John Bradshaw, Cat Sense: How the New Feline Science Can Make You a Better Friend to Your Pet, Basic Books, 2013.
[Note: The UK edition's title is Cat Sense: The Feline Enigma Revealed].
Cat Sense combines two things I love: cats (obviously), and using scientific methods to understand reality. There are many books on cat behaviour, but most seem to be based on observation and anecdotal evidence. This book applies the findings of recent scientific research, discusses both genetics and environmental or learned influences on cat behaviour, and also includes some stories about the author's own cats, which makes it a bit more personal.
As one could expect, the origins of the domestic cat are discussed near the beginning of the book. I have always been interested in how early humans started interacting with other species, leading eventually to us having farm animals and domestic pets. It is also interesting to learn more about the similarities and differences between our domestic cats and other feline species.
The various stages of a cat's life are discussed, from birth, through early learning and socialization, to typical cat behaviours such as hunting, mating, playing, and social interactions with other cats and with humans. Some of these aspects are illuminated with the results of new research. There is some rational discussion of the controversial topic of cats' hunting, which often leads to heated exchanges based on prejudice rather than evidence. It was good to see real evidence presented and explained here.
This topic of hunting is related to the issue of keeping cats as indoors-only pets. Personally I support this, and it will become more usual throughout the world as urbanization increases and more people live in flats (apartments). Also, hunting has turned from a desirable trait in a cat to something most humans dislike about their cats' behaviour. We can no longer say it is cruel not to allow cats to go outside, and therefore people should only have a cat if they have a garden. Instead, we have to find ways to help cats adapt to life indoors.
The book has an agenda, and I found it very interesting. The author's argument is as follows: At present, the only deliberate, human-controlled breeding of cats focuses on their appearance, which is what qualifies cats as belonging to pedigree breeds. Nowadays, almost all pet cats are spayed or neutered, most often before they are old enough to breed even once. Therefore, almost all the cats who are now breeding are strays or ferals. This means that the cats who are most friendly towards humans and best suited to a home life are not reproducing and raising the next generation of cats. Instead, it is the wilder strays and ferals who provide us with new kittens. There is some evidence that the behavioural traits we want to encourage have both genetic and taught aspects. If we want to have more friendly cats who are less interested in hunting and better adapted to living indoors with people and other cats, the author argues that we should consciously identify and breed domestic pets with these traits instead of spaying and neutering all young cats automatically.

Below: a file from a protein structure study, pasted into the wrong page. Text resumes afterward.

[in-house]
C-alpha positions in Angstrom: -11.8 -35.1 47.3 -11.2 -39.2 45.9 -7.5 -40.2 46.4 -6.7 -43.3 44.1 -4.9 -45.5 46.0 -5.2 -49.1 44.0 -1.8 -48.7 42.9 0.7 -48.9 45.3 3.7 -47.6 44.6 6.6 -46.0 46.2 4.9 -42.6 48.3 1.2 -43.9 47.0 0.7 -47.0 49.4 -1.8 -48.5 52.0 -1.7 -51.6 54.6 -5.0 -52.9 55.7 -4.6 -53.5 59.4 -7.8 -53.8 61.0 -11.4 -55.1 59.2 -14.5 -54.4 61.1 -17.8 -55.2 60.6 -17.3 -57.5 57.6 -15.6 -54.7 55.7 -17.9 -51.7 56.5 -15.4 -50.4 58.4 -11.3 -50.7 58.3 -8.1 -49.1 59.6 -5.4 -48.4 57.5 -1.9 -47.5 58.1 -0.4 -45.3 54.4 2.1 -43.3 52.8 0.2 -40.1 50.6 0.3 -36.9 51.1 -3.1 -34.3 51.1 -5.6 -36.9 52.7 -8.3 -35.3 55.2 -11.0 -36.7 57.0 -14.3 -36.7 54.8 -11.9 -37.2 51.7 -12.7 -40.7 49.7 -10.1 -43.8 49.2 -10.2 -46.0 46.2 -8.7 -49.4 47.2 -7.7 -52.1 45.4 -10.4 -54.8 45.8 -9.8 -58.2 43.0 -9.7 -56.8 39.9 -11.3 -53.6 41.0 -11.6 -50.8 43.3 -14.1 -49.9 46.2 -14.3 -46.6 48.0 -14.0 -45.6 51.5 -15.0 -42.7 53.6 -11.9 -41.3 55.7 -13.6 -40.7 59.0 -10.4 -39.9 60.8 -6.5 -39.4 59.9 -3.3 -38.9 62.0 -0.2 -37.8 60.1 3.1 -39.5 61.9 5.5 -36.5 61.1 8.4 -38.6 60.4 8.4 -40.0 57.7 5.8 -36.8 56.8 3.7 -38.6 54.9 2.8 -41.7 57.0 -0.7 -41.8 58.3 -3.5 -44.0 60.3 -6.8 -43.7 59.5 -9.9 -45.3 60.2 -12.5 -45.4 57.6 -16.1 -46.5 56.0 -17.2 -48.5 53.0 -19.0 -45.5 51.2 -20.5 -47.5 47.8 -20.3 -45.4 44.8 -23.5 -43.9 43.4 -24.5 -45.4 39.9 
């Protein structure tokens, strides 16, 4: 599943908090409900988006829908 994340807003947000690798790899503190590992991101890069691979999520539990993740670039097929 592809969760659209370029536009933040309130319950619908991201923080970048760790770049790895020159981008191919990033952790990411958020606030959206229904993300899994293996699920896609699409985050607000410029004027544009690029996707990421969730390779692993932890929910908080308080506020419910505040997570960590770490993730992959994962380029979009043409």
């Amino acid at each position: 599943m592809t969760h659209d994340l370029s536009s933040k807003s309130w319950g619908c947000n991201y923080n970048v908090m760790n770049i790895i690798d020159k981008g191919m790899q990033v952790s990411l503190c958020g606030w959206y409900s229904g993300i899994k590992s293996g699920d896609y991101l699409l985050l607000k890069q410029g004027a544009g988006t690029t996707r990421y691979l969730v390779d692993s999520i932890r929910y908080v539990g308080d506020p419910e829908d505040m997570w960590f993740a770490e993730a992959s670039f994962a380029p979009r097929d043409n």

After reading this book, I find myself agreeing with the argument presented. Yes, it would be better for us to breed cats for personality rather than looks. I don't consider cats to be merely decorative additions to the home, and while some may continue to admire the extremes of appearance created by the breeders, most people would prefer to live with a friendly, indoor, non-hunting cat. My own cats have always been rescued strays, and while they have adapted to indoor life, their feral origins can be difficult to overcome. Pandora, for example, never quite became the lap cat I wanted, and Eleni is still a bit fearful of strangers.
I wonder if we can achieve the author's enlightened vision, where breeders could identify the desired behavioural traits in young cats and select them for breeding, regardless of appearance. This would obviously depend on creating a popular demand for cats bred for domestic personality traits. Instead of choosing a kitten without really knowing much about its personality or its parents, people would be able to choose a lap cat, or a playful cat, or a cat who can be trained easily.
Another aspect the author mentions is the possibility of training cats. Most people assume that cats are untrainable, but with the right method, working consistently, and starting from an early age, it is possible to train cats. This could help cats adapt to the expectations of their owners and become happier in their homes.
I strongly recommend this book to everyone interested in cats, or animals in general. It is an interesting and thought-provoking read.